Rear-admirals are initially addressed by rank and name; thereafter by subordinates as "Sir" or "Ma'am", as applicable. Rear-admirals are normally entitled to staff cars. The Buick Century Series 60 A staff car is a vehicle used by a senior military officer, and is part of their countrys white fleet. ...


United States

In the United States Navy, the United States Coast Guard, the National Oceanic and Atmospheric Administration Commissioned Corps and the Public Health Service Commissioned Corps, rear admiral is considered a "Flag rank" and is divided into two grades, being that of the Lower Half (RDML) O-7, and Upper Half (RADM) O-8. This practice began in the late 19th century, when rear admirals would be assigned a seniority on the Navy or Coast Guard promotion list. Those on the upper half of the list would receive a higher rate of pay, even though all rear admirals were considered the same rank. The United States Navy, also known as the USN or the U.S. Navy, is a branch of the United States armed forces responsible for conducting naval operations. ... USCG HH-65 Dolphin The United States Coast Guard (USCG) is a branch of the United States armed forces and is involved in maritime law enforcement, mariner assistance, search and rescue, and national defense. ... The NOAA Corps is the smallest of the seven Uniformed Services of the United States, having only approximately 300 commissioned officers. ... The Public Health Service Commissioned Corps is the uniformed division of the United States Public Health Service (PHS) and one of the seven Uniformed Services of the United States. ... Alternative meaning: Nineteenth Century (periodical) (18th century — 19th century — 20th century — more centuries) As a means of recording the passage of time, the 19th century was that century which lasted from 1801-1900 in the sense of the Gregorian calendar. ...


When the United States Navy and Coast Guard abolished the rank of commodore (which was also briefly known as "commodore admiral"), rear admirals on the lower half of the promotion list assumed duties of one star admirals, although until the 1980s all rear admirals still wore two stars as their badge of rank. Since then, rear admirals (Lower Half) wear one star while rear admirals (Upper Half) wear two; verbal address remains "rear admiral" for both ranks. On correspondence, where the rear admiral's rank is spelled out, an (LH) and (UH) follows the rear admiral's rank title to distinguish between one and two stars. The military abbreviations for the ranks are RDML (one star) and RADM (two stars). The flags flown for rear admirals have one and two white, single point up stars on blue fields for the lower half and upper half. Commodore is a rank of the United States Navy with a somewhat complicated history. ... Commodore Admiral was a short lived military rank of the United States Navy that existed for less than 11 months during the year 1982. ... This article cites very few or no references or sources. ...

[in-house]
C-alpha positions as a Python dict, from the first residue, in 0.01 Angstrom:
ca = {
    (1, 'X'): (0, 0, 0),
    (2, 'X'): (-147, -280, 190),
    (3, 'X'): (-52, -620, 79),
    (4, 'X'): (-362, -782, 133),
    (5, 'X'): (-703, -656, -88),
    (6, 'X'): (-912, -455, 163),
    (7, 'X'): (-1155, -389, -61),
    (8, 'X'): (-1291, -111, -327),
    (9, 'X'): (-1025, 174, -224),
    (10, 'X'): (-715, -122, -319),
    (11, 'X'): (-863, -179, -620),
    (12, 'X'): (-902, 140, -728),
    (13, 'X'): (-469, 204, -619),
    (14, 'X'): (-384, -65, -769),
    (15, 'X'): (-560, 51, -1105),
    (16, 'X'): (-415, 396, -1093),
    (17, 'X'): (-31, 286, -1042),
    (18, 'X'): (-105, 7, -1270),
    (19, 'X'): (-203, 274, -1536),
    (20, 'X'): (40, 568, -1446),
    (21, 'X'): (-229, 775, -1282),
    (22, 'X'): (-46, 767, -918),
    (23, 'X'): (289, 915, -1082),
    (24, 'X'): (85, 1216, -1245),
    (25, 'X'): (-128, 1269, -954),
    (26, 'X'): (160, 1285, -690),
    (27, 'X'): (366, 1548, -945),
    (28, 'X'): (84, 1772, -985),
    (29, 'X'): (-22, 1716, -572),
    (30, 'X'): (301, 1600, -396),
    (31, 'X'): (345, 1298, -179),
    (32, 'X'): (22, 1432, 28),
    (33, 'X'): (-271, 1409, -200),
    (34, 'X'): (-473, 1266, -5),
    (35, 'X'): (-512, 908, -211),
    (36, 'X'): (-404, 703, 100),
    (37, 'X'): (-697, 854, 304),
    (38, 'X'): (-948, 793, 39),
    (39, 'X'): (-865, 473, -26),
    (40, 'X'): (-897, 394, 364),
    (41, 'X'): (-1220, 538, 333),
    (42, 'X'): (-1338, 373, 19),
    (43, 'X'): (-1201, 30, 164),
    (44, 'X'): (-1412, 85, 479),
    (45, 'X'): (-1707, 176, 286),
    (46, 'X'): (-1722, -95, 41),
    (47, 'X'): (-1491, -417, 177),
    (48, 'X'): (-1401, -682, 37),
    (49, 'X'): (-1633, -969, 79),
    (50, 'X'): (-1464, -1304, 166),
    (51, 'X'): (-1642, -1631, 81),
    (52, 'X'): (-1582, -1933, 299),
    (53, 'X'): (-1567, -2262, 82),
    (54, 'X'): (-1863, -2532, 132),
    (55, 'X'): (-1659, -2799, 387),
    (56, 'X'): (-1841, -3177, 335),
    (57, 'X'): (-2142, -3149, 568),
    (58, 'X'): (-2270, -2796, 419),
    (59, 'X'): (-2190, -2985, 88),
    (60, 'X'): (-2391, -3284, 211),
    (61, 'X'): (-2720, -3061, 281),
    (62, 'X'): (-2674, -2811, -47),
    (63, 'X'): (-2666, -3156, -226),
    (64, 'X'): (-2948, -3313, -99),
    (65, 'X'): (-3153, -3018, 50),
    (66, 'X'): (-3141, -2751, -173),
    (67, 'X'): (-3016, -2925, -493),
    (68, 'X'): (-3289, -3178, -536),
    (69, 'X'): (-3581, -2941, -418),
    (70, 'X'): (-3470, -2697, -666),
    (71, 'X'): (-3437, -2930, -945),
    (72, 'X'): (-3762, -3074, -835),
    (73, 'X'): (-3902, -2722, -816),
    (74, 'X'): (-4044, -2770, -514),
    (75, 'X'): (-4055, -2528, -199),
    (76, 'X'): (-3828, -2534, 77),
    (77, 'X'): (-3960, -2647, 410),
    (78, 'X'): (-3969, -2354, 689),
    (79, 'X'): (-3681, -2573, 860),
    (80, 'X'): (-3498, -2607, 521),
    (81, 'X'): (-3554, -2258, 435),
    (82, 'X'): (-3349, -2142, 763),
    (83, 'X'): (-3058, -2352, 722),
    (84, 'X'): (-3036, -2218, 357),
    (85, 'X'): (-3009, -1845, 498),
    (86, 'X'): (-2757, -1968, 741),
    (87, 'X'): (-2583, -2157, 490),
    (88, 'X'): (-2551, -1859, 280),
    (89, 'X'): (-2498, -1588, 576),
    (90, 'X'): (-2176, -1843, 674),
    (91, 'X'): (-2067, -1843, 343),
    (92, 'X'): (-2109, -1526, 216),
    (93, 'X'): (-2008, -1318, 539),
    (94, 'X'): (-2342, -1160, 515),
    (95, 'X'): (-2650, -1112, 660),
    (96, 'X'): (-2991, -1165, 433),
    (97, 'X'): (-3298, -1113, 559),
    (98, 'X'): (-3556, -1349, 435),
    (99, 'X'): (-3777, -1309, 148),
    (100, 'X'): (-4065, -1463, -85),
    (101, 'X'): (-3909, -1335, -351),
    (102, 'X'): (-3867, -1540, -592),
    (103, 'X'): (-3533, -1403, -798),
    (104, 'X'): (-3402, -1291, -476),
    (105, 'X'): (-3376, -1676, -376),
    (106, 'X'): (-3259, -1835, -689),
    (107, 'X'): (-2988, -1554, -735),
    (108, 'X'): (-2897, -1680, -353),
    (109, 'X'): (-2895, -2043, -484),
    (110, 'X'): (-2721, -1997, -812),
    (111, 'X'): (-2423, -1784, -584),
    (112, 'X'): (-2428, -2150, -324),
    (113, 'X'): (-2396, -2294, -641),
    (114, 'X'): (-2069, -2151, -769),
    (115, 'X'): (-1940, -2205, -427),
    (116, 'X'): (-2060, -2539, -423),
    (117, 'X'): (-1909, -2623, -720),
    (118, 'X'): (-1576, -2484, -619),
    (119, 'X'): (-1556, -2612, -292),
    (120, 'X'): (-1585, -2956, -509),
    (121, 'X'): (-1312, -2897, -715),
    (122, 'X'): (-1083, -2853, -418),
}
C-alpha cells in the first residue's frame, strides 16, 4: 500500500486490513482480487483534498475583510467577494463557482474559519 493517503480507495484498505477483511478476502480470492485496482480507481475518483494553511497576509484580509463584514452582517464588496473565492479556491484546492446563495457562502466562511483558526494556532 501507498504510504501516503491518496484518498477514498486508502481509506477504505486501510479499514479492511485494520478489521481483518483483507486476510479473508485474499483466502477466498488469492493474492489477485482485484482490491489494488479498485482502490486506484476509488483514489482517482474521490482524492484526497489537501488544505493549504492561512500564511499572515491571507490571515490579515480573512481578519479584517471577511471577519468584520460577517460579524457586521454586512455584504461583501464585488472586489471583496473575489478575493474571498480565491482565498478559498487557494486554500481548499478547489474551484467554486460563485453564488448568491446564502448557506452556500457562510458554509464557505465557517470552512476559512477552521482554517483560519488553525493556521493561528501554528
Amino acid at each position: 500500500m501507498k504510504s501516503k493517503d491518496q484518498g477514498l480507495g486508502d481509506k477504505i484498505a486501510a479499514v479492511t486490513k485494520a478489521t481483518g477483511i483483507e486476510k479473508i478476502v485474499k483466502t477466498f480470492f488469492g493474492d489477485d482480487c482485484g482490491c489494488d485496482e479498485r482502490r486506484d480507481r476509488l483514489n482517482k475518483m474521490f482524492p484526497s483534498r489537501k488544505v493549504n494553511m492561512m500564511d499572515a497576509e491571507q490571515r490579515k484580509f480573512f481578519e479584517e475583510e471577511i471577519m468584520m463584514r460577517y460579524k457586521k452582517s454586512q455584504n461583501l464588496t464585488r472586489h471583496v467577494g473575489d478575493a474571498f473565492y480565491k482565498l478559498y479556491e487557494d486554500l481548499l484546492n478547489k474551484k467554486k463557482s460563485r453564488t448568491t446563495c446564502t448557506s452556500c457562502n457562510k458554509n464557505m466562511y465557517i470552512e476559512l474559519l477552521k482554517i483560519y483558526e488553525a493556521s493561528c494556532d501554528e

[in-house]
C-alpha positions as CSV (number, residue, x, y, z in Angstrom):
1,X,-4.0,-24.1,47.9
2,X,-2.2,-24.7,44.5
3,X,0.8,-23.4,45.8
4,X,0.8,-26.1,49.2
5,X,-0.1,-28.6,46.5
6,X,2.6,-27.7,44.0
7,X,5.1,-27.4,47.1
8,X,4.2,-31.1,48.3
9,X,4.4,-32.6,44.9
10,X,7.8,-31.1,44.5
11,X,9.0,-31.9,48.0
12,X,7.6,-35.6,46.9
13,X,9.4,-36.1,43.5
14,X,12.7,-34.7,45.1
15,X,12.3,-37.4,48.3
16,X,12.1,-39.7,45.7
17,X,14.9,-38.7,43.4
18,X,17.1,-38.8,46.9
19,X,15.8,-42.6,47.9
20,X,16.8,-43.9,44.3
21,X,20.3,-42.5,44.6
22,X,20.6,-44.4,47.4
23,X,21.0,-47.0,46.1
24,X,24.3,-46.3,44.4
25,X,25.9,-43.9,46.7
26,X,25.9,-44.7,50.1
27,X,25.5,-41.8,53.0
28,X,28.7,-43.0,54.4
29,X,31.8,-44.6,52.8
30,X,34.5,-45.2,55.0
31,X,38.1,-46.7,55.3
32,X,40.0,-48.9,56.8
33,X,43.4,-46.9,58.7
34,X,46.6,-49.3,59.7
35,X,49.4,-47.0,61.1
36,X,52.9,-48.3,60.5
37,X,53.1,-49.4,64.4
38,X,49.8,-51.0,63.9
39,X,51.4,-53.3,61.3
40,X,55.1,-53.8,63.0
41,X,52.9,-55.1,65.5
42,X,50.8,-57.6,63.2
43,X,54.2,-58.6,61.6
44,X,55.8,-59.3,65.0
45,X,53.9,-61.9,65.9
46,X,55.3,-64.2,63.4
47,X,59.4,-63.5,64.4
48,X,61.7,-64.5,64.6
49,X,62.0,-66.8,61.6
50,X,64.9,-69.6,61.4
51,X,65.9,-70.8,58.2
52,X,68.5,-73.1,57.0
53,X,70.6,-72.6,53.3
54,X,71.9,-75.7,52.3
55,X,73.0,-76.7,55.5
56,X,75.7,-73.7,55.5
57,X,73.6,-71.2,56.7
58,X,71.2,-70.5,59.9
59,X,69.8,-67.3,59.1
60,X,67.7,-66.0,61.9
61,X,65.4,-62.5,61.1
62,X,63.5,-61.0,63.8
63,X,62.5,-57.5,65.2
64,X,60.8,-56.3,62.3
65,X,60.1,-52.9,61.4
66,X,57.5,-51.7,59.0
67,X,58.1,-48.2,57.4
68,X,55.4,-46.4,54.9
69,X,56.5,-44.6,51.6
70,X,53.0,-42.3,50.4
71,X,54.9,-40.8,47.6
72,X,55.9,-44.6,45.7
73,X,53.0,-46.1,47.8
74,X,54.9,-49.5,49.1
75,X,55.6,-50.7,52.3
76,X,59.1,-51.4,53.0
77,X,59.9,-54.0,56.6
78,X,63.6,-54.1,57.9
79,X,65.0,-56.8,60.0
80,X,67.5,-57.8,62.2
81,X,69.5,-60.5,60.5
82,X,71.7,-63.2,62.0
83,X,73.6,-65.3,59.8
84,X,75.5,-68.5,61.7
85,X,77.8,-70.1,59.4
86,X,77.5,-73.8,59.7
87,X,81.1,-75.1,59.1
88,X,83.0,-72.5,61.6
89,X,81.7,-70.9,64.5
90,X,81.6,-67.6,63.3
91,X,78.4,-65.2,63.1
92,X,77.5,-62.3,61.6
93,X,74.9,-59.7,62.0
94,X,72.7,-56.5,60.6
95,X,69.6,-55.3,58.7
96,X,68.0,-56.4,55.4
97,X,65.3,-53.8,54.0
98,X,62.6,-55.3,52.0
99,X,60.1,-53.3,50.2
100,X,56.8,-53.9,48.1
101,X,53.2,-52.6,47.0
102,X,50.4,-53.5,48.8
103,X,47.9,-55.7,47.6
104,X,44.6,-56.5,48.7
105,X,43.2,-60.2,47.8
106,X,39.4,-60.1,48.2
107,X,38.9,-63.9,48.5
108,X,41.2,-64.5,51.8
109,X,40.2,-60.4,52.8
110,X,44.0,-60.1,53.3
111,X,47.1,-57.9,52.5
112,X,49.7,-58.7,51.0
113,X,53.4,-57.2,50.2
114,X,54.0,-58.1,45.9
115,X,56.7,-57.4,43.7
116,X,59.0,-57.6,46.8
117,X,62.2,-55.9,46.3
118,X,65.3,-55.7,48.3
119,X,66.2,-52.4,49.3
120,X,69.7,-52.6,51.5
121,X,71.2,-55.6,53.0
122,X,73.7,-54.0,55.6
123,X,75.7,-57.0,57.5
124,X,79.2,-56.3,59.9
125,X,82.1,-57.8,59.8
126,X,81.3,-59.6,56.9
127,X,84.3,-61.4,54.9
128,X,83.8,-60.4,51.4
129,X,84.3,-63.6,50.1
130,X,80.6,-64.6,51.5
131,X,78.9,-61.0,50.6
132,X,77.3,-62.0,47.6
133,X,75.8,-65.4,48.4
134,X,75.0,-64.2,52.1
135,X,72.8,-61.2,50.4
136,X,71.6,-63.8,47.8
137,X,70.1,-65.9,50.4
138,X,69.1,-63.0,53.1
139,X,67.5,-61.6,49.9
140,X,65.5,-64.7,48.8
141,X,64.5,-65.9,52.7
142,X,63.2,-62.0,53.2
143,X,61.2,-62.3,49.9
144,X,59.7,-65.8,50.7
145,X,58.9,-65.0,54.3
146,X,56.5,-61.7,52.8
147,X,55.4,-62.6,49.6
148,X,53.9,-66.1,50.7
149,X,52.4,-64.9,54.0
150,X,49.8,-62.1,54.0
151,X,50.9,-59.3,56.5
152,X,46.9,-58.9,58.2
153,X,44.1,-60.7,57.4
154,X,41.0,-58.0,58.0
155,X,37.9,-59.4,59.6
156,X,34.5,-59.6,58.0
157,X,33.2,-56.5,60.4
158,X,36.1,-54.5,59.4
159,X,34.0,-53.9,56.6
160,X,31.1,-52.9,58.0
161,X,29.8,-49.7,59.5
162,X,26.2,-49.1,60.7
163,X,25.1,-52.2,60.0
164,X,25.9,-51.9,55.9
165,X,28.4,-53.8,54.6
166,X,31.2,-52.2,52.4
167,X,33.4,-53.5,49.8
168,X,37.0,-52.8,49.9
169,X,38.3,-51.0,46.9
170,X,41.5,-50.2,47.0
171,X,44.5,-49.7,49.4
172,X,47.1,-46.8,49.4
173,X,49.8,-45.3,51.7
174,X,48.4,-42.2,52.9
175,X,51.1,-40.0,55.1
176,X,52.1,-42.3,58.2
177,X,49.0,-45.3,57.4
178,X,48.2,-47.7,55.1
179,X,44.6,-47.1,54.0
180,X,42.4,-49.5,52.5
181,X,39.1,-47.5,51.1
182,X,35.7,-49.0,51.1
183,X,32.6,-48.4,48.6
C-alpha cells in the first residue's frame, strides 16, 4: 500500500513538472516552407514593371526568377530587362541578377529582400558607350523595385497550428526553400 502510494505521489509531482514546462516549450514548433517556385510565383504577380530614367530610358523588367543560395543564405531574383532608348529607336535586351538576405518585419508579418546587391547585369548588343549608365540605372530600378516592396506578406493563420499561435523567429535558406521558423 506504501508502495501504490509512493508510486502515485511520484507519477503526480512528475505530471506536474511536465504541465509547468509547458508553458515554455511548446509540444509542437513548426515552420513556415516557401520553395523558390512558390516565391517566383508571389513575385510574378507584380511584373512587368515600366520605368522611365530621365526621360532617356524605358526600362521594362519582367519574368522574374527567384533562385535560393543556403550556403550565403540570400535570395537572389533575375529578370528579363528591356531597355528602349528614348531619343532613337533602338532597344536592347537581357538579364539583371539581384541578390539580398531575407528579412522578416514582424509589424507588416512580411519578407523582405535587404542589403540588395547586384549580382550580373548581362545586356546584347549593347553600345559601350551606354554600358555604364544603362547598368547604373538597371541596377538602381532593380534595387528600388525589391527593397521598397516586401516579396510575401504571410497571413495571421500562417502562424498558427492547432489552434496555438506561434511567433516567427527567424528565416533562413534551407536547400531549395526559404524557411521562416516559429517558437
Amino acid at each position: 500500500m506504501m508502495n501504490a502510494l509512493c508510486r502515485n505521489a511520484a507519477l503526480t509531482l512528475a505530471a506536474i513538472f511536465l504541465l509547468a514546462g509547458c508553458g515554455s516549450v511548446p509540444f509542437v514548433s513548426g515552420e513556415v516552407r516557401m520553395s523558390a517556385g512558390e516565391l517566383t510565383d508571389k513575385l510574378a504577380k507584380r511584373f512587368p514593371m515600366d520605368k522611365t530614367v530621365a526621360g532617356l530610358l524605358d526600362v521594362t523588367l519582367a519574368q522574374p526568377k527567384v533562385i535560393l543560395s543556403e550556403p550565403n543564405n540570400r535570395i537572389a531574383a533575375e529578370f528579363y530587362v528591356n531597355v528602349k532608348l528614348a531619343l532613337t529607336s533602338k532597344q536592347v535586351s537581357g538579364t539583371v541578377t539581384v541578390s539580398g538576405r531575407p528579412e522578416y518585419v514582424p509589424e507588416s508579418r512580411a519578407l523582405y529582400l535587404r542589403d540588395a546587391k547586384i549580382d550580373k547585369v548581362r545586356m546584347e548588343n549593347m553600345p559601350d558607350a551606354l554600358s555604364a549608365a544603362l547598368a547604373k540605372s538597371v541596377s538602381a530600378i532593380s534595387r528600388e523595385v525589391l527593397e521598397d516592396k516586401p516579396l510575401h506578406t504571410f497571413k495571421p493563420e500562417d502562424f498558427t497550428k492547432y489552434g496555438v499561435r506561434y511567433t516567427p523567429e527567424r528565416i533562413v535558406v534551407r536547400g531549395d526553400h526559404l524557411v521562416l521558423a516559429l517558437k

Promotion

To be promoted to RDML (O-7) and/or RADM (O-8), officers who are eligible for promotion to these ranks are screened by an in-service promotion board comprising of other flag officers from that branch of the service. This promotion board then generates a list of officers they recommend for promotion to flag rank to the president for consideration. The president nominates officers to be promoted from this list with the advice of the Secretary of Defense, the secretary of that service branch, and the service's chief of staff or commandant. The president may nominate an eligible officer who is not on the recommended list if he chooses to do so, but this is extremely rare. The nominated officers must then be confirmed by majority vote by the Senate before they can be promoted. The presidential seal was first used in 1880 by President Rutherford B. Hayes and last modified in 1959 by adding the 50th star for Hawaii. ... The United States Secretary of Defense is the head of the United States Department of Defense (DoD), concerned with the armed services and The role of the Secretary of Defense is to be the principal defense policy advisor to the President and is responsible for the formulation of general defense... Seal of the U.S. Senate Federal courts Supreme Court Chief Justice Associate Justices Elections Presidential elections Midterm elections Political Parties Democratic Republican Third parties State & Local government Governors Legislatures State Courts Counties, Cities, and Towns Other countries Politics Portal      Senate composition following 2006 elections The United States Senate is...